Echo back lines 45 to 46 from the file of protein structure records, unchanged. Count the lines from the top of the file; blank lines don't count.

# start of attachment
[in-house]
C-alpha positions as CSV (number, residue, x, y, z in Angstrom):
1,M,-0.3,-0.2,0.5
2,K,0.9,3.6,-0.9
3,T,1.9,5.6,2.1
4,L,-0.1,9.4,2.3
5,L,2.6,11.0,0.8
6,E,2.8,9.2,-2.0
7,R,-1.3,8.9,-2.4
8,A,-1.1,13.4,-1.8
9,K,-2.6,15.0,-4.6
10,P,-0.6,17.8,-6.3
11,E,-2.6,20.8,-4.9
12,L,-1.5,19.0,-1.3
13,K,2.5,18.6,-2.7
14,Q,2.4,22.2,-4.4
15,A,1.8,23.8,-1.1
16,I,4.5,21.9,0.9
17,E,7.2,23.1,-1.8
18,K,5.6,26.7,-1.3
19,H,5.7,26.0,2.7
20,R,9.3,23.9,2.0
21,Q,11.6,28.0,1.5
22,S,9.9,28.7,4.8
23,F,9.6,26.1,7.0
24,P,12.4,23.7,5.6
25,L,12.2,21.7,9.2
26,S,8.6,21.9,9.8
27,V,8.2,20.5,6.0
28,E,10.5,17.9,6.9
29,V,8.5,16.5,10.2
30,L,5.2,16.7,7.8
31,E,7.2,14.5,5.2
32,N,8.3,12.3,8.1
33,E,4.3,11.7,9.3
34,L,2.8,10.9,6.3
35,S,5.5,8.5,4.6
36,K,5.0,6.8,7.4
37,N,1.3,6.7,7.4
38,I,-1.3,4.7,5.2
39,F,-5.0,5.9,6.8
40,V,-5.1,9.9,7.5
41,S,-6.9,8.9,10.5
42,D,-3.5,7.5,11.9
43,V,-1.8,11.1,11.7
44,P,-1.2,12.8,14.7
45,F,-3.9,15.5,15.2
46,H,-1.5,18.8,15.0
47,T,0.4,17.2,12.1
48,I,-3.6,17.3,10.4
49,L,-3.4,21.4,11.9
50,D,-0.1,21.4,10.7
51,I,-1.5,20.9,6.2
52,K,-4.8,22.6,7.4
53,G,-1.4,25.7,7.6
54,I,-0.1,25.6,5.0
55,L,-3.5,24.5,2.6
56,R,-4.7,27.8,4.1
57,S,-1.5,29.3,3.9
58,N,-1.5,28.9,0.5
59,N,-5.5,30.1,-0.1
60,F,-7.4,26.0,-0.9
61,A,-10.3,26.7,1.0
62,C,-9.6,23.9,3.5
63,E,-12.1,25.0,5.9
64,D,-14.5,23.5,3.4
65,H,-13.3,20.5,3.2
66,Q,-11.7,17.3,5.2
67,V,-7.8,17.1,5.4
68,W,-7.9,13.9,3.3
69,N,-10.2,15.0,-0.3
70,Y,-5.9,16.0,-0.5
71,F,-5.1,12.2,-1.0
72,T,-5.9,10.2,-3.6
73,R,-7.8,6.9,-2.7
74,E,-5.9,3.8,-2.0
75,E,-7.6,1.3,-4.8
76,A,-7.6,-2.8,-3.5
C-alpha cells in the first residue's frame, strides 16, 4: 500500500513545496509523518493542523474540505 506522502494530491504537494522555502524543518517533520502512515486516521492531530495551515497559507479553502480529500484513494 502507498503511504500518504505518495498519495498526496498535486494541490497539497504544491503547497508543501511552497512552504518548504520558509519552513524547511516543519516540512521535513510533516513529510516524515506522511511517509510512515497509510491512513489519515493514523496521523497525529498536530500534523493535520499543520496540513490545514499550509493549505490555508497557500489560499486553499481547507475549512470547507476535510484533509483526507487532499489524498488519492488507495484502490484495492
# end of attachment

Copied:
43,V,-1.8,11.1,11.7
44,P,-1.2,12.8,14.7